Ms. HERSETH SANDLIN.  Well, thank you, again, for your insights.  There are a number of areas that I think many members of the Subcommittee, again, working with our staff and with you, would like to follow up on and get some concrete proposals on how we can either get rid of loopholes, how we can look at changes to charters, how we can look at accountability through an incentives and penalization process to meet the 3 percent requirement.  As we vet some of these proposals and develop them further, we may very well be looking to you in a more informal basis to help these ideas percolate even further.

I thank all of you for your testimony.  I will now invite the second panel to the witness table.

Let me thank each and every one of you for your service to the country, your years in the Army.  You were with the Army, as well, Ms. Halfaker?

Ms. HALFAKER. Yes.

Ms. HERSETH SANDLIN.  Thank you all for that service and for what you are doing now to create jobs, particularly for veterans and particularly service‑disabled veterans that you employ. 

Panel two, as they make their way up to the table, let me introduce them to the Subcommittee and our guests in the audience today.

We have Mr. Joe Wynn, President of the Veterans Enterprise Training and Service Group, Incorporated; Mr. Joseph Sharpe, Deputy Director for the Economic Commission of the American Legion; and Mr. Richard Weidman, Executive Director for Policy and Government Affairs for the Vietnam Veterans of America.  I welcome all of you back to the Subcommittee.  We look forward to your testimony.

STATEMENTS OF JOE WYNN, PRESIDENT, VETERANS ENTERPRISE TRAINING AND SERVICE GROUP, INC. (VETS GROUP), AND MEMBER, VETERANS ENTREPRENEURSHIP TASK FORCE (VET-FORCE); JOSEPH C. SHARPE, JR., DEPUTY DIRECTOR, ECONOMIC COMMISSION, AMERICAN LEGION; AND RICHARD F. WEIDMAN, EXECUTIVE DIRECTOR FOR POLICY AND GOVERNMENT AFFAIRS, VIETNAM VETERANS OF AMERICA

Ms. HERSETH SANDLIN.  Mr. Wynn, why don't we start with you this afternoon on this panel.  You are recognized for 5 minutes.

STATEMENT OF JOE WYNN

Mr. WYNN.   Good afternoon, Chairwoman Herseth Sandlin, Ranking Member Boozman and distinguished members of the Subcommittee. 

Let me first thank you for the opportunity to come before you today to share some of my views and the collective views of many veterans and service‑disabled veteran business owners, veterans who served with honor and many who received distinguished honors for displaying valor and courage during their periods of military service. 

Though my time of service was many years ago, as a veteran of the U.S. Air Force with the 66th Strategic Missile Squadron, I still have a very vivid memory of the military experience.  As a lifetime member of the National Association for Black Veterans, I have spent the past 16 years or more assisting veterans and, in recent years, serving as a Commissioner of the congressionally appointed Veterans Disability Benefits Commission, Treasurer for the Veterans Entrepreneurship Task Force, and as President of the Veterans Enterprise Training and Services Group, referred to as the "VETS Group," which is a nonprofit, community‑based organization providing supportive services to veterans seeking to start or expand their own small businesses.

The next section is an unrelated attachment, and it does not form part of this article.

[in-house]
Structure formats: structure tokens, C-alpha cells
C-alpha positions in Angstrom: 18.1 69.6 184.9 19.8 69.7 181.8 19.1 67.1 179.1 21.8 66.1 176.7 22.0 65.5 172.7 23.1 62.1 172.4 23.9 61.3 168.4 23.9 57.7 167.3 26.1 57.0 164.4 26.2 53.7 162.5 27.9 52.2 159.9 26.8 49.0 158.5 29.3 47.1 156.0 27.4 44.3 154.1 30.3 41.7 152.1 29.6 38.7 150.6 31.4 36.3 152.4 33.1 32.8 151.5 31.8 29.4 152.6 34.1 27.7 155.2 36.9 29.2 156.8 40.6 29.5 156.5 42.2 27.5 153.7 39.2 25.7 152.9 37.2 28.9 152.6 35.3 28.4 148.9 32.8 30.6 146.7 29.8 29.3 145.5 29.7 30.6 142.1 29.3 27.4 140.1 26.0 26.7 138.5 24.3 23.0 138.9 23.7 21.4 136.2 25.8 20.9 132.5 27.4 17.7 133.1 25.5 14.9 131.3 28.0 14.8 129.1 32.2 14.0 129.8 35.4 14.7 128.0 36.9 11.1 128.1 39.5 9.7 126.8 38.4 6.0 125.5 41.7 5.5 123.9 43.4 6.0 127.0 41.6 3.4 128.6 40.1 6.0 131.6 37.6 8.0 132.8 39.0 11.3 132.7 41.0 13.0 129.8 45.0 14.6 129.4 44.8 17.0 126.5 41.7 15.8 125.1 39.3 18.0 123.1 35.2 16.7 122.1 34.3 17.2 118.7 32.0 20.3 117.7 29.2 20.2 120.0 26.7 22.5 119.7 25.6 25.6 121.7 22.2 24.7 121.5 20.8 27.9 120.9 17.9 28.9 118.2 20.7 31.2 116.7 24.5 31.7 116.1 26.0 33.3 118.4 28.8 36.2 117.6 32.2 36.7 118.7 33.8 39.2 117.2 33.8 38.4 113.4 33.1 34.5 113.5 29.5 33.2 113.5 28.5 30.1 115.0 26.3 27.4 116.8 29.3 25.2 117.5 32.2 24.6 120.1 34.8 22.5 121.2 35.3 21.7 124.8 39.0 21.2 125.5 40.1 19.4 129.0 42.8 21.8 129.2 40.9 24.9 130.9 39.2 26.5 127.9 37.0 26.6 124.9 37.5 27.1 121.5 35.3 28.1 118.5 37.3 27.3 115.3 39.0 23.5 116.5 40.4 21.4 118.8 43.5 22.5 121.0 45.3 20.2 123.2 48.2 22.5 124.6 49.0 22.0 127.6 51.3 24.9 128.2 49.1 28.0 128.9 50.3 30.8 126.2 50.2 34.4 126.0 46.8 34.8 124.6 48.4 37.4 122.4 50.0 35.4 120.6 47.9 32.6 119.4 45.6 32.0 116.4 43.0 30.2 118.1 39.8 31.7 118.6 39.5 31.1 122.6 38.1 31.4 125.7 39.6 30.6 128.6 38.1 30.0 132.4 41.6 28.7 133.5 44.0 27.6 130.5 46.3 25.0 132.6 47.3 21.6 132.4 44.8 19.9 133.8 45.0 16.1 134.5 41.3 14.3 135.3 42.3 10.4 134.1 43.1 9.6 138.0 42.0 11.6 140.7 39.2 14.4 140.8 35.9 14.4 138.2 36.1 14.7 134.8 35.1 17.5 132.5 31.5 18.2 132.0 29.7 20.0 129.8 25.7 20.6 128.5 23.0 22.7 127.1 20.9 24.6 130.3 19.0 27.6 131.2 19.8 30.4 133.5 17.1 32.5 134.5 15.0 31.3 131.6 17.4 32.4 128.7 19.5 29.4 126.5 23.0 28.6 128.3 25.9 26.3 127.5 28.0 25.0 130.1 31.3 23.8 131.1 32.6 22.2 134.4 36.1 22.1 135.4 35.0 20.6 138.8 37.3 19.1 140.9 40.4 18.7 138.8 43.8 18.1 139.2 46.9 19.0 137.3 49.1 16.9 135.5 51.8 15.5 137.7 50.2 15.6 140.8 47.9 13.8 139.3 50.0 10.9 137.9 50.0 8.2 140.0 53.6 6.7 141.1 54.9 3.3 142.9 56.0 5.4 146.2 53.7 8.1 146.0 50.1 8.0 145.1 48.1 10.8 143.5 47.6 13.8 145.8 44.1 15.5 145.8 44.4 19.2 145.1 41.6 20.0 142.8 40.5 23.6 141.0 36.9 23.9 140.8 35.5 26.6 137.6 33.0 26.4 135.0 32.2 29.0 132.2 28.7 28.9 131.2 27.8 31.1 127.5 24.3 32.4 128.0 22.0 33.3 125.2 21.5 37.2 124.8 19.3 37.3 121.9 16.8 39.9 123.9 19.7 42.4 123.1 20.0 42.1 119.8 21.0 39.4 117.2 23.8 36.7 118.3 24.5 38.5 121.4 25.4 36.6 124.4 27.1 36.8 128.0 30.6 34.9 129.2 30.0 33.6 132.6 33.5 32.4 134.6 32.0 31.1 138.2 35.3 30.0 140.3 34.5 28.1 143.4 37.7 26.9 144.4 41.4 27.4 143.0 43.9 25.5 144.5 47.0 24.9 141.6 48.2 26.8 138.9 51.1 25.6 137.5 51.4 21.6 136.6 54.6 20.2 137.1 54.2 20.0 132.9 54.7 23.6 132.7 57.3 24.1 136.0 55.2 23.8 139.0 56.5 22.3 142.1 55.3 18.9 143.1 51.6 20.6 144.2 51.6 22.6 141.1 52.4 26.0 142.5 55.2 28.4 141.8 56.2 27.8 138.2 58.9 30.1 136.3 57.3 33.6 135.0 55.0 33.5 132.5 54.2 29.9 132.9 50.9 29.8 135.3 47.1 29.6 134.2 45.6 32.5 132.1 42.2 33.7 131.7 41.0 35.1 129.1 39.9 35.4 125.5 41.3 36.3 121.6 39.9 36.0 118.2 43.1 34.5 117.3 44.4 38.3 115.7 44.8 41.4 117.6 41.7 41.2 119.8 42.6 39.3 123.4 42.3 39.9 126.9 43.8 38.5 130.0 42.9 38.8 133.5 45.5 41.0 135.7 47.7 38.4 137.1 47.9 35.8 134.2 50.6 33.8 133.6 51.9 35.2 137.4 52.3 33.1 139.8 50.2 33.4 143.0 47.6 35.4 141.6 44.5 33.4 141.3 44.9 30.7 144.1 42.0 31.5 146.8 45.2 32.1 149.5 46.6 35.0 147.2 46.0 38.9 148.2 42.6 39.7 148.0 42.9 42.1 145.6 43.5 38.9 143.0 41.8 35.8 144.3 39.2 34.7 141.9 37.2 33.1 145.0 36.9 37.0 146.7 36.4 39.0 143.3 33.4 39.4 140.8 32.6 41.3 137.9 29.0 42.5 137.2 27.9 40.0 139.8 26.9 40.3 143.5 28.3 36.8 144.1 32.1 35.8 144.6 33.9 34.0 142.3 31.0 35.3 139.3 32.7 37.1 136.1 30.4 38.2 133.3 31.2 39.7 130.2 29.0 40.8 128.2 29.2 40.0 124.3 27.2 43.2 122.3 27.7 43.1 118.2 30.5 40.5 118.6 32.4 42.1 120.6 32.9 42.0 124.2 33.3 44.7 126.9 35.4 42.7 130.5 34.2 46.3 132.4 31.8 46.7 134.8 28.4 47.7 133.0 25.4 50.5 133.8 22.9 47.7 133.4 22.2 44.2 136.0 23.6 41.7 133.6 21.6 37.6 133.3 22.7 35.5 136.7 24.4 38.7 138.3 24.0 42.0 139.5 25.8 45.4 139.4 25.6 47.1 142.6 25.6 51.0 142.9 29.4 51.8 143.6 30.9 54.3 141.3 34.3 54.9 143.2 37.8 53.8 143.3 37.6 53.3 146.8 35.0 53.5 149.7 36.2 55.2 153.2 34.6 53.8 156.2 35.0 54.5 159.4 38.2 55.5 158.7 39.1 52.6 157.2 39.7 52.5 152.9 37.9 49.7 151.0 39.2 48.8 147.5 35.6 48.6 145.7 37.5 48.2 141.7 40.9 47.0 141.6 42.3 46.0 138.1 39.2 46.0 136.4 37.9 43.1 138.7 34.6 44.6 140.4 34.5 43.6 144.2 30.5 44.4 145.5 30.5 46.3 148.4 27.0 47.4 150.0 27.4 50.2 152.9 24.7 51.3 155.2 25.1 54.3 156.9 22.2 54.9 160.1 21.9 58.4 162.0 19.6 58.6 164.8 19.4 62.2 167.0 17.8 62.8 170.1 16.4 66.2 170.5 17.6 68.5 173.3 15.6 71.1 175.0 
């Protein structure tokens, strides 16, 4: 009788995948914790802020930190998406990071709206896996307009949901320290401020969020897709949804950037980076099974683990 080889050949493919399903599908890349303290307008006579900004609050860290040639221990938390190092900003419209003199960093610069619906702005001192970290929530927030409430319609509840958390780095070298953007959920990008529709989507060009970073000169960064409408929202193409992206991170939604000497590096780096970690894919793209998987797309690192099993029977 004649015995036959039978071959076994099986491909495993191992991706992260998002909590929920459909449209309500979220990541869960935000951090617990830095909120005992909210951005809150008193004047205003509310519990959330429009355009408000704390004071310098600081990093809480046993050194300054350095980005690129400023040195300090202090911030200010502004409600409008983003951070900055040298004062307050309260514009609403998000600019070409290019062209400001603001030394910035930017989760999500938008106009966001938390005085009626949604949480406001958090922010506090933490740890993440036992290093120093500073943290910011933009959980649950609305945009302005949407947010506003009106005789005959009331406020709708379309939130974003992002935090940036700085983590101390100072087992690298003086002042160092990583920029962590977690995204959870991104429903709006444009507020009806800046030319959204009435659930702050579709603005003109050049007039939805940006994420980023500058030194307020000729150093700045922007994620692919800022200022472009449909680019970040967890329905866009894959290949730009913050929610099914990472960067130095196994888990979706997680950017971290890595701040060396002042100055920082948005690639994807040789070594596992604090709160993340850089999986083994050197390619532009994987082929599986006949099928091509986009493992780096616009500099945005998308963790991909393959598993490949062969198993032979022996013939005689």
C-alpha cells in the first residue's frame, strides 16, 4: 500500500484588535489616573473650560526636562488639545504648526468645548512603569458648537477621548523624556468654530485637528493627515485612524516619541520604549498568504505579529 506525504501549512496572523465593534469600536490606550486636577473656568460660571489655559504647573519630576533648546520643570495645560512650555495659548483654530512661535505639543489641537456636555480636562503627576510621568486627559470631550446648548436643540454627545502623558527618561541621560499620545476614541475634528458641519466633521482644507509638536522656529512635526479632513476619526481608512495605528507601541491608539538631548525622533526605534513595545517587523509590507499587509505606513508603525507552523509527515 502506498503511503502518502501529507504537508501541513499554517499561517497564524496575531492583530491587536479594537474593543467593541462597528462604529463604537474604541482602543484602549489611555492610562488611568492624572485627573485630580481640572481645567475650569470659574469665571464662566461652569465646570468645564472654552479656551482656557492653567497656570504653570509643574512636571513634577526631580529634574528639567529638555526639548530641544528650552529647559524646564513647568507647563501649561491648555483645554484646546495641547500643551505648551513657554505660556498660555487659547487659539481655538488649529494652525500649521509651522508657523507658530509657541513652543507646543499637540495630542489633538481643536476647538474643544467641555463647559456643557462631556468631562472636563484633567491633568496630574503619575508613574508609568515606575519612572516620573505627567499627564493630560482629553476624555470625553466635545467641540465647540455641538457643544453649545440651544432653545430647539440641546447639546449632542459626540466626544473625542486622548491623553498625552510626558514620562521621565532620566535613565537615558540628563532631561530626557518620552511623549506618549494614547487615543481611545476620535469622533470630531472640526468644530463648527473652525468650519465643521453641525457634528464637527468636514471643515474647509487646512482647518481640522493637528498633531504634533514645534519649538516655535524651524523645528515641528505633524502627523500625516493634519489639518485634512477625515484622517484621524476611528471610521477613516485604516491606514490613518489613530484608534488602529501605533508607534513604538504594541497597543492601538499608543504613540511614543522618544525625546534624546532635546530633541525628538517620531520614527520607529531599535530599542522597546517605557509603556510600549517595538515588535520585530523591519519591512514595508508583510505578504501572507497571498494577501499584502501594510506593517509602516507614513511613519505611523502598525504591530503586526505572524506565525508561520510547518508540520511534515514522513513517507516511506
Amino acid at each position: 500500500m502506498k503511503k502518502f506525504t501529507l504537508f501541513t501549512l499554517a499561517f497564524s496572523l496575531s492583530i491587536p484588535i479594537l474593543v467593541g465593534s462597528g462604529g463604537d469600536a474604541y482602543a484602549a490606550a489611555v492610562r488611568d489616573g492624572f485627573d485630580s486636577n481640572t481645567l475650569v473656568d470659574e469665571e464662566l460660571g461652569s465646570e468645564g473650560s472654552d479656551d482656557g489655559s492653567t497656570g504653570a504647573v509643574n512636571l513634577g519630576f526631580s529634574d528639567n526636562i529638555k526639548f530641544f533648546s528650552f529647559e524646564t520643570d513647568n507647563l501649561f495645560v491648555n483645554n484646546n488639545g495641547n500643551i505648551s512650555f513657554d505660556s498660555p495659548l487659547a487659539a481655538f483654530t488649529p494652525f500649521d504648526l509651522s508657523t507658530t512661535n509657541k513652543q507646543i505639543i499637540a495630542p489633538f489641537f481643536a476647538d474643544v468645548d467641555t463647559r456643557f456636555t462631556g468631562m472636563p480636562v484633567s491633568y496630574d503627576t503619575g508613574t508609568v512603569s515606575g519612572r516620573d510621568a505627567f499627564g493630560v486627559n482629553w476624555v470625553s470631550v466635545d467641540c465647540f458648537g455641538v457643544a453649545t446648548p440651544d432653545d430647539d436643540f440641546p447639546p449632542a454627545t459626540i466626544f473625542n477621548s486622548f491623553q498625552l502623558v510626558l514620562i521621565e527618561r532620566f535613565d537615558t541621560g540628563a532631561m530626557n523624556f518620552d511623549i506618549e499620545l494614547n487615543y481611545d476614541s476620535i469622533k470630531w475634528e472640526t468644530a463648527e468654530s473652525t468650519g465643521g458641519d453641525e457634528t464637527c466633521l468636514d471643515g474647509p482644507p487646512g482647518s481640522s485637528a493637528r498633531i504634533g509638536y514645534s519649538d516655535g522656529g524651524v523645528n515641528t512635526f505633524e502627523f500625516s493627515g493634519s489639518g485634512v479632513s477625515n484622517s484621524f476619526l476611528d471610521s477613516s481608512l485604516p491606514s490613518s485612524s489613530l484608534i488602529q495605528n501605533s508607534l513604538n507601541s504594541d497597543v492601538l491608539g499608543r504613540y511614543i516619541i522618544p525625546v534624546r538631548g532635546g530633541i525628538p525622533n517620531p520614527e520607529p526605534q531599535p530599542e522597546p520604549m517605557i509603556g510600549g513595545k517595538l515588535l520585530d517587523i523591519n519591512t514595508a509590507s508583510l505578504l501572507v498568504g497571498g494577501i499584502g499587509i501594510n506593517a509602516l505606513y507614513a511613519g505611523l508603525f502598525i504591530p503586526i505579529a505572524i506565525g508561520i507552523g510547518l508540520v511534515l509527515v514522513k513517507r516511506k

Since the Vietnam era, America has been involved in numerous conflicts, missions and peacekeeping endeavors, and since the tragedy that overtook America on September 11, 2001, we are still engaged in the global war on terrorism, primarily in Iraq and Afghanistan where the death toll continues to rise despite the best efforts to end this ordeal. 

Now a new generation of veterans exists.  They are well‑trained, loyal, battle‑tested, and underemployed.  Those who return with loss of limbs, mental disorders and/or other severe disabilities face the greatest challenges of all. 

In the past few months, since the difficulties of service members' transitioning from their active duty military under the DOD, Department of Defense, system through the Walter Reed Army Medical Center into the VA system have come to light, it is now evident that we have been unsuccessful in providing the originally promised assistance our veterans have earned, deserve and require so that they would have the opportunity to be as successful in their civilian pursuits as they were in their military assignments. 

I commend this 110th Congress and its leadership for rising to the occasion from both sides of the aisle, as evidenced by the many hearings, roundtable discussions and over 200 pieces of legislation related to veterans introduced in your first 5 months.  Some have already passed the House or Senate, but only a few have been directed toward veterans entrepreneurship, which is the focus of this hearing today. 

So let me summarize my views on this topic, relative to the assistance veterans have to work with, in my remaining few minutes, though I hope that a more detailed discussion of the issues will be considered before actions are taken. 

If veterans and service‑disabled, veteran‑owned businesses are to succeed, it will more than likely take place in the public sector where there are trillions of dollars in contract opportunities from a multitude of goods and services.  But veteran businesses will have to overcome a number of impediments, some of which are resistant to change across all agencies—no enforcement of prime subcontracting plans, inaccurate agency data, miscodings, double counting, and the perception that procurements are based on just who you know and that the pie for small businesses is shrinking, not to mention there is contract bundling.